October 14, 2016 –
“Never let anyone stop you from doing what you want to do. Never.”
Sgt. Maj. Frances Culpepper grew up on the south side of Chicago during the Civil Rights Movement in the 1960s. Amidst negative activity and riots, Culpepper attributes the discipline that led her to a successful military career to the early lessons she learned while taking care of five sisters.
“I grew up in an environment where you saw drugs [and you saw] teenagers having babies,” said Culpepper. “That’s not what I wanted.”
She recalls her mother’s motivating words when she began a 40-year military career, “You have a choice. You can be anything that you want to be.”
Culpepper joined the Army Reserve in September, 1975 as a member of the Women’s Army Corps under the civilian acquired skills program following graduation from Jones Commercial High School. Once she completed basic and advanced individual training at Fort McClellan, Alabama, Culpepper earned the rank of specialist and was assigned duties as a secretary stenographer.
Basic trainees were still segregated by gender. “During a night fire exercise, a male Drill Sergeant would walk past the foxholes and toss something in,” she described. She heard the other girls yelling and screaming. When the Drill Sergeant tossed something into her foxhole, she picked it up and threw it back at him.
“It was a rubber snake,” she chuckled.
The opportunities for female Soldiers today only exist because of women like Culpepper, who worked and proved themselves constantly to break through glass ceilings. “Being a female, African American, and growing up in the Army?” Culpepper echoed. “I had to be the best.” She continued, “[I had to] shoot my butt off [and] I out ran my Sergeant Major.” She said she could not let herself be average. She had to work harder than the men to stand out, so she was not looked over. Culpepper said, “In the Bible it says that if you take one step, God would take two.”
Policies and procedures fascinated Culpepper from the very beginning so she chose the secretarial and administrative arena. She has a gift for remembering and quoting military regulations, policies, and procedures, which proved to be invaluable for both her military and civilian careers. As Culpepper progressed through the ranks, she was assigned as instructor for the Administrative Specialist Military Occupation Specialty course and mail functions. She took the Chief Writer Instructor position upon earning the rank of Master Sergeant.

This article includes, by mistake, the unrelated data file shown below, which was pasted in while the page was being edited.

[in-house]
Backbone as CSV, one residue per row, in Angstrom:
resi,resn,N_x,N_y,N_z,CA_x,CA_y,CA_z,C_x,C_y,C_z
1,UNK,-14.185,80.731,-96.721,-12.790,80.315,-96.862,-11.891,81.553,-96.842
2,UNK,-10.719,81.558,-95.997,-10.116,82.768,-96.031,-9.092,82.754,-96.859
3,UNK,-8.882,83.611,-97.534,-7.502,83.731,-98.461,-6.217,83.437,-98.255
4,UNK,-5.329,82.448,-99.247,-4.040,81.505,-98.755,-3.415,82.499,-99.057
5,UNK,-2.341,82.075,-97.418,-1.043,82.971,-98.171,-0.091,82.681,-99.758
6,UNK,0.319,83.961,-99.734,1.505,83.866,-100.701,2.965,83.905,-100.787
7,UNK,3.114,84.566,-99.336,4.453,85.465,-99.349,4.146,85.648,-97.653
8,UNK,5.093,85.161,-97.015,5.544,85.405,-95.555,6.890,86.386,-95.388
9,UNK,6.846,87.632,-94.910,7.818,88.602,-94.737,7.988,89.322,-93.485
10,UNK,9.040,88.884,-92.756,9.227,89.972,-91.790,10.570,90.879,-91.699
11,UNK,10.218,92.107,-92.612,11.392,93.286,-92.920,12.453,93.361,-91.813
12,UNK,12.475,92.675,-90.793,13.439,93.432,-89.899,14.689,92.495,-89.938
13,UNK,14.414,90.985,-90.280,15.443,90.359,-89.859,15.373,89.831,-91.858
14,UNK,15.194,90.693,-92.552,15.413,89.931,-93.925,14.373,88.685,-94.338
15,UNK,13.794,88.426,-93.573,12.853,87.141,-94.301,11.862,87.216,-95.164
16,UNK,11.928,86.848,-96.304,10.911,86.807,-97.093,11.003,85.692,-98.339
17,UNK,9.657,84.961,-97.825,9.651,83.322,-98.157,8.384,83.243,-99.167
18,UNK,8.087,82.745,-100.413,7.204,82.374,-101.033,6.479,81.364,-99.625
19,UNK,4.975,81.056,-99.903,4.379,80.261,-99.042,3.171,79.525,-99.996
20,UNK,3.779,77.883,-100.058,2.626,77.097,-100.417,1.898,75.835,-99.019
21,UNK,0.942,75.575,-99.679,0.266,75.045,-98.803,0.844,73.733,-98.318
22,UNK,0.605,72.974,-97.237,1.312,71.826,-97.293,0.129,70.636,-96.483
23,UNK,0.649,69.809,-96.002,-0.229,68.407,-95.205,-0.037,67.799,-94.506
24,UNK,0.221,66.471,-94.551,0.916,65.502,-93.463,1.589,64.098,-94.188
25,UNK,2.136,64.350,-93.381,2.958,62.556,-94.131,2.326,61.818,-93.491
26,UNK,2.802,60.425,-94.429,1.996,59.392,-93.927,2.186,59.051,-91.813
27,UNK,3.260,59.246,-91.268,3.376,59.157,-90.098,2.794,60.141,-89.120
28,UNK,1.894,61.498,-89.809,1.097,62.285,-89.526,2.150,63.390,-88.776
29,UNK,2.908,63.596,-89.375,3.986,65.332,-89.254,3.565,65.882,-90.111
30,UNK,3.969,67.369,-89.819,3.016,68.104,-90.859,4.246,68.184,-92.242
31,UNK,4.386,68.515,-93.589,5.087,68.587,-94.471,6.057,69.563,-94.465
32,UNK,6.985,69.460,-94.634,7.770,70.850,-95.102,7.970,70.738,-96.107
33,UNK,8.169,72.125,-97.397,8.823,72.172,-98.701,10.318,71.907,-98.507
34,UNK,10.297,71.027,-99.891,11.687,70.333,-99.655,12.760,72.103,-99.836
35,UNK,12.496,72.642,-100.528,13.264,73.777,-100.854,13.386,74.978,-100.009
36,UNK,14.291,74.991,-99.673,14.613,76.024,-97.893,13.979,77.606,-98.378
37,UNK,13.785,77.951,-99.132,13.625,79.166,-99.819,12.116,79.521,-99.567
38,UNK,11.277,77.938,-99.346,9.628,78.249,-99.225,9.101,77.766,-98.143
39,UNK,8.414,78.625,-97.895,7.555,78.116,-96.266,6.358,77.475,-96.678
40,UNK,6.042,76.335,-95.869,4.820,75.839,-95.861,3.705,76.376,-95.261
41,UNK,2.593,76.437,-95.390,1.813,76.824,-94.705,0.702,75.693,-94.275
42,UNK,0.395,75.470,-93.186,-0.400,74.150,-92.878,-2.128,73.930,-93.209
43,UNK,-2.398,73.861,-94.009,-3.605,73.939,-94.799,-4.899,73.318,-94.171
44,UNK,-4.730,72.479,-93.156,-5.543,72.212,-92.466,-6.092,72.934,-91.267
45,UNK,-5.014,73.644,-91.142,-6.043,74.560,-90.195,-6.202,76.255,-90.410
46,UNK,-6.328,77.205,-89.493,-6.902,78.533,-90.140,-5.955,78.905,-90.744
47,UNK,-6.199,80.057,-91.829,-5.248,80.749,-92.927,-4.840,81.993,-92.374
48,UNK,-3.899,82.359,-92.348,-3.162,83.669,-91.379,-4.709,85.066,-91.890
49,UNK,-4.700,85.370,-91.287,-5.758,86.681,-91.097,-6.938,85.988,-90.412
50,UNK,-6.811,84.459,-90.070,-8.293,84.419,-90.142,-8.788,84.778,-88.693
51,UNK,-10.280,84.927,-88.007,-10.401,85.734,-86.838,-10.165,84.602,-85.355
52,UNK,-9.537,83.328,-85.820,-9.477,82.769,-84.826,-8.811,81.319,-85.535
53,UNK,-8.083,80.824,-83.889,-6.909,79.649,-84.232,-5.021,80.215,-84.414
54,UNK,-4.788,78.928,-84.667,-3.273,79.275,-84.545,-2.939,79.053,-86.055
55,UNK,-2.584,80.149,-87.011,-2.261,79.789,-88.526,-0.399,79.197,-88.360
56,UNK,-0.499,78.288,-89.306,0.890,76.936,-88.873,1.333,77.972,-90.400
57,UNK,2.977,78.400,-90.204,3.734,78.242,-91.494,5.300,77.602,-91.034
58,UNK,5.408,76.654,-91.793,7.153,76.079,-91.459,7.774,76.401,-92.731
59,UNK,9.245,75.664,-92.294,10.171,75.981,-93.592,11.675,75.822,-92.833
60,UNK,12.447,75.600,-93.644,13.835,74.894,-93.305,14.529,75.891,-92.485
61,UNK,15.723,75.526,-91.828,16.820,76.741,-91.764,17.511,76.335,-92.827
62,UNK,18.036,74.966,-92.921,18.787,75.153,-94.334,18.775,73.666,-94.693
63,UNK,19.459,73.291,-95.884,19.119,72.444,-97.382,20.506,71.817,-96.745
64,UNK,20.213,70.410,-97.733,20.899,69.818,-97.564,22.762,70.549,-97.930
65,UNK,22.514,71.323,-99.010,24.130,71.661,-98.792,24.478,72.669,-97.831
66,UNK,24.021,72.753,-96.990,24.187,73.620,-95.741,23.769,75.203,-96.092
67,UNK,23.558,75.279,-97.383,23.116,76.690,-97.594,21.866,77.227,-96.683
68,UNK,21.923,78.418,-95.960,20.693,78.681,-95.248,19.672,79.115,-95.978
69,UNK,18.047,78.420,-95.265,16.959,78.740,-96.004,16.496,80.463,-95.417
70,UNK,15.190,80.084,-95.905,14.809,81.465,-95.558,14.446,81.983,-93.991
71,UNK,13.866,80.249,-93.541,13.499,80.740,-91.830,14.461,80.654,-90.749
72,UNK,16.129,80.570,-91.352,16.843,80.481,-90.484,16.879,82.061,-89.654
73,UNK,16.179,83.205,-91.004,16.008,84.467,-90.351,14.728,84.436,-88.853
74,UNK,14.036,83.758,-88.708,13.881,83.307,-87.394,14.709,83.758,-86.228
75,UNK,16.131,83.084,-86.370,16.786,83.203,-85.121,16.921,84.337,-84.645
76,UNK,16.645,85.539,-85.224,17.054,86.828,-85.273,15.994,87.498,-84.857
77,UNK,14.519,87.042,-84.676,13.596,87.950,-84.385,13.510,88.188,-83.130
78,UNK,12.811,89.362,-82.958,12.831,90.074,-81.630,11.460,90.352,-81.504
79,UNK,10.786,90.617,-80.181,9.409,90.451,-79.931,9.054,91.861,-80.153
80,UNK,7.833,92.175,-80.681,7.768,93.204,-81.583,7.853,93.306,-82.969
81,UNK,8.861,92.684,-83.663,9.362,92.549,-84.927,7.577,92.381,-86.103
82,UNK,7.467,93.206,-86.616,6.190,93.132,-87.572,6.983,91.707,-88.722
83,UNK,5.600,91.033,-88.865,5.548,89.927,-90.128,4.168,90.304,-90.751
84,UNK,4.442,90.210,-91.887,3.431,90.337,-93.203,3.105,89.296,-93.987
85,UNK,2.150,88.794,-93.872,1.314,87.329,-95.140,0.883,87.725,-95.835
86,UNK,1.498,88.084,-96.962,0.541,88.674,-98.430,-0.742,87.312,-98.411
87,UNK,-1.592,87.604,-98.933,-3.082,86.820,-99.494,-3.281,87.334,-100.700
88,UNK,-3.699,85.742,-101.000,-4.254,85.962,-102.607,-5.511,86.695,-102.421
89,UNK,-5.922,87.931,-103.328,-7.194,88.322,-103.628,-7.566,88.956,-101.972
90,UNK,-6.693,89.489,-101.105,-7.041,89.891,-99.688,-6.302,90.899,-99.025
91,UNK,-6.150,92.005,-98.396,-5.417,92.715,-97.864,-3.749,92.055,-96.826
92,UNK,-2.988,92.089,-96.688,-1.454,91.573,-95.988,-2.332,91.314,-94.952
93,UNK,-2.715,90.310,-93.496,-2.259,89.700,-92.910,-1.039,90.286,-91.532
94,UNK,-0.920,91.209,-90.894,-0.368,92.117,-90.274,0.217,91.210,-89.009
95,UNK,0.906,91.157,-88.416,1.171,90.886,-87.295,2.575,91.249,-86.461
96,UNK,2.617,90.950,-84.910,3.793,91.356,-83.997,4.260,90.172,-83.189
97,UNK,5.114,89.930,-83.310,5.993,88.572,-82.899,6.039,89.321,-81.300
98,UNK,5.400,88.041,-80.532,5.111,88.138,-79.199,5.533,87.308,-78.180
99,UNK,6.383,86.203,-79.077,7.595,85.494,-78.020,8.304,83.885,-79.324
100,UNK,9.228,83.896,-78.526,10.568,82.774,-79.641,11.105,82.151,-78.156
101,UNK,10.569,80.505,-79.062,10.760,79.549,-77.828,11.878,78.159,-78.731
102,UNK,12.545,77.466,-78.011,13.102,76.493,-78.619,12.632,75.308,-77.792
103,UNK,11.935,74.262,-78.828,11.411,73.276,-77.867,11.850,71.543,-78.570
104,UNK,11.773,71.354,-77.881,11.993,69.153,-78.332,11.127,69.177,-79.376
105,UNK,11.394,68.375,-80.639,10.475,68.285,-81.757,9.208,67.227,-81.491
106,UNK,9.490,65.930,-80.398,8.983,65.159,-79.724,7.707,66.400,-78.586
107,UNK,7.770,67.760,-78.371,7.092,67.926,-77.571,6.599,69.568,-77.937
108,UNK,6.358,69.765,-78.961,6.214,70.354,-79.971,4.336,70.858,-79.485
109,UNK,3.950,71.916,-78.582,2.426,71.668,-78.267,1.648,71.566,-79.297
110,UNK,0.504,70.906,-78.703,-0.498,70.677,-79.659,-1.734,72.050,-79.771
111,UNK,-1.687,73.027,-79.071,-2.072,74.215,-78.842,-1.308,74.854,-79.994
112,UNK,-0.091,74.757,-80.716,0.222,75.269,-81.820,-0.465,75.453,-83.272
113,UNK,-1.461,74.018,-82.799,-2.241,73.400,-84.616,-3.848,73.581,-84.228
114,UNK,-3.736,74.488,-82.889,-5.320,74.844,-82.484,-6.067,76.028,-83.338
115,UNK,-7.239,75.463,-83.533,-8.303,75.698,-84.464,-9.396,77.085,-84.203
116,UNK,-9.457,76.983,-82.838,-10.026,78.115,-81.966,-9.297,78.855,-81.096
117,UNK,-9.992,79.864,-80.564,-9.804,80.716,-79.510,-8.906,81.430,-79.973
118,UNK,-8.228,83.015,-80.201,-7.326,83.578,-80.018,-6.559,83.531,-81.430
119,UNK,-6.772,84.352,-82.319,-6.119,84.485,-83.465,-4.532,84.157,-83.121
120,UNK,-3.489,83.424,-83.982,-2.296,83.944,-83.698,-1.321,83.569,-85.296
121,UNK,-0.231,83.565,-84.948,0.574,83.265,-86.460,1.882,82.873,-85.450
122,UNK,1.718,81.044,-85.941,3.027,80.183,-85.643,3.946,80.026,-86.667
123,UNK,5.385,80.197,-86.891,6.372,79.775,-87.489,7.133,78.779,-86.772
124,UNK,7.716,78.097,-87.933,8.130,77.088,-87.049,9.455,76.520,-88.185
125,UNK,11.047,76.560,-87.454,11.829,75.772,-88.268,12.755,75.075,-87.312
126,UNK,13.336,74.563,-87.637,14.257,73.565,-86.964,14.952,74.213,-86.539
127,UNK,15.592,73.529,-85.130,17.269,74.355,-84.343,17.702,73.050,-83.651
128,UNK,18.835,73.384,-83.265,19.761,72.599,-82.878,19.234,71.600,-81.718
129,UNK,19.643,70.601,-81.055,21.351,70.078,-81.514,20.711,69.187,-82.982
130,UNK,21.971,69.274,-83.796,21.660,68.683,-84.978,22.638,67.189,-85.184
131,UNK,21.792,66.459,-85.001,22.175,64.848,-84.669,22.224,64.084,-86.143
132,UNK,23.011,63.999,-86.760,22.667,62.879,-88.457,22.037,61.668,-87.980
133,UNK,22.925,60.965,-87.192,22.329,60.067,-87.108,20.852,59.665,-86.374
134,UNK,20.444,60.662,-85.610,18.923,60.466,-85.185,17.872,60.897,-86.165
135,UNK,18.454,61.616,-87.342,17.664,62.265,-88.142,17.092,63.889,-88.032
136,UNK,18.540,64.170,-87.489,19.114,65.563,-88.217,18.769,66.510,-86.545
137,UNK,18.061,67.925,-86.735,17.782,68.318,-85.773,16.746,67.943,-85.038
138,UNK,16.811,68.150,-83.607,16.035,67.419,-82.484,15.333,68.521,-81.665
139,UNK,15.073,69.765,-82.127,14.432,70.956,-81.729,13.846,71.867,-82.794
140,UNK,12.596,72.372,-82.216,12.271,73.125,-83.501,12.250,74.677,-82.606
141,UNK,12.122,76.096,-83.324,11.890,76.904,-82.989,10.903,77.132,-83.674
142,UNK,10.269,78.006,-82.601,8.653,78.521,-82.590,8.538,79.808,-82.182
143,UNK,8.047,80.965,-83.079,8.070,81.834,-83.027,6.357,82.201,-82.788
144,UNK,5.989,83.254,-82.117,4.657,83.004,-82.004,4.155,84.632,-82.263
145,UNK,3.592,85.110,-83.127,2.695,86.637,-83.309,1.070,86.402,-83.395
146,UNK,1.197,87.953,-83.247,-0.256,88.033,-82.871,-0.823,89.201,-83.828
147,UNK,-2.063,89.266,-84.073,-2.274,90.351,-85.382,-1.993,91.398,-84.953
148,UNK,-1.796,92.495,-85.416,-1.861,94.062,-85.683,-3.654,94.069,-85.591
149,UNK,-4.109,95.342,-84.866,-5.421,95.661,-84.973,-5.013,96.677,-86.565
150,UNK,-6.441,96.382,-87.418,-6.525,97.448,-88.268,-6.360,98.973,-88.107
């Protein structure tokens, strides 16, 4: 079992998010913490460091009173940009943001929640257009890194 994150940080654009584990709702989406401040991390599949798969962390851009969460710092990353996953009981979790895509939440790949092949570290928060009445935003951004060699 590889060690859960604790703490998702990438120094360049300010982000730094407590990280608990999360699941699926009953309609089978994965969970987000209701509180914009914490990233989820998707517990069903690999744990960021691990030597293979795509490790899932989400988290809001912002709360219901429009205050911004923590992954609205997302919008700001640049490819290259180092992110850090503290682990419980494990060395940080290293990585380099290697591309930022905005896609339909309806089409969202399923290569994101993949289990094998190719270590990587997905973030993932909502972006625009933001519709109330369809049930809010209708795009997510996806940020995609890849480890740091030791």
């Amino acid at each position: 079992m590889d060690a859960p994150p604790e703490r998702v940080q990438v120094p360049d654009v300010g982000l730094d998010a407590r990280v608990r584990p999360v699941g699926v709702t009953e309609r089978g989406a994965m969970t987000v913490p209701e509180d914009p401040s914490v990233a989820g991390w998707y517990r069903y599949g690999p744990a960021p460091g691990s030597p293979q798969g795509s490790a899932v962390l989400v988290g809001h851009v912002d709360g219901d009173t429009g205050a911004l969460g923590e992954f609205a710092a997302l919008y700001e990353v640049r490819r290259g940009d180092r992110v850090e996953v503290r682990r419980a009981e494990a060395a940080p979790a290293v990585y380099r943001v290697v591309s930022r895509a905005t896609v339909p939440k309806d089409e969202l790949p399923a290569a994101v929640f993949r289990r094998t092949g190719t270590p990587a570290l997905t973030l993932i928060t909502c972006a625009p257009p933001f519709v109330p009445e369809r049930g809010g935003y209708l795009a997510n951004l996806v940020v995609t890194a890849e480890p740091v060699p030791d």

Culpepper’s commander made the promotion to sergeant major memorable in 1998 by conducting the ceremony in front of her students. She then transferred to the 85th Training Division.
In 2004, Culpepper took a Military Technician position at a Drill Sergeant unit in Illinois. She earned the respect of her new Soldiers by exceeding their expectations as she completed a long road march that they did not think should would finish.
She loves to talk about and take care of all of the heroes and the “Sheroes” she has known through the decades. Culpepper empowers women. She is passionate for the Army’s Sexual Harassment/Assault and Prevention (SHARP) and Suicide Prevention programs. She readily embraces and values the good and bad experiences with leadership. Culpepper said it is a good habit to recognize when people exhibit poor leadership as an example of what not to do. Good leadership, she remarked, is easy to pick up.
“I can just look at her and use her as an example because she’s been through a lot of stuff. She knows what she’s talking about.” said Spc. Kayla Jackson, 653rd Regional Support Group. Jackson is just one of the many Soldiers Culpepper mentored through her long career. Culpepper has long been viewed as a mother figure in many of the units she served.
She is completing her doctorate about the Military Technician Program in Organizational Management and Leadership at the University of Phoenix. As Culpepper retires from her military career, she plans to continue helping Soldiers and hopes to eventually work for the Veterans Affairs office. She wants to use her background in policies and procedures, training, leadership, and administration to help better the current system and make a difference in someone’s life.
“Being a good leader is being a good Soldier. Being a good Soldier is being a good leader. Leadership is like anything, it’s always a two-way street. It’s not black or white, it’s not all gray, it’s not up, down, left or right, it’s the environment,” described Culpepper.
Culpepper is also interested in teaching at the college level like she did during her deployment to Kosovo in 2002, when she taught business classes for the University of Maryland.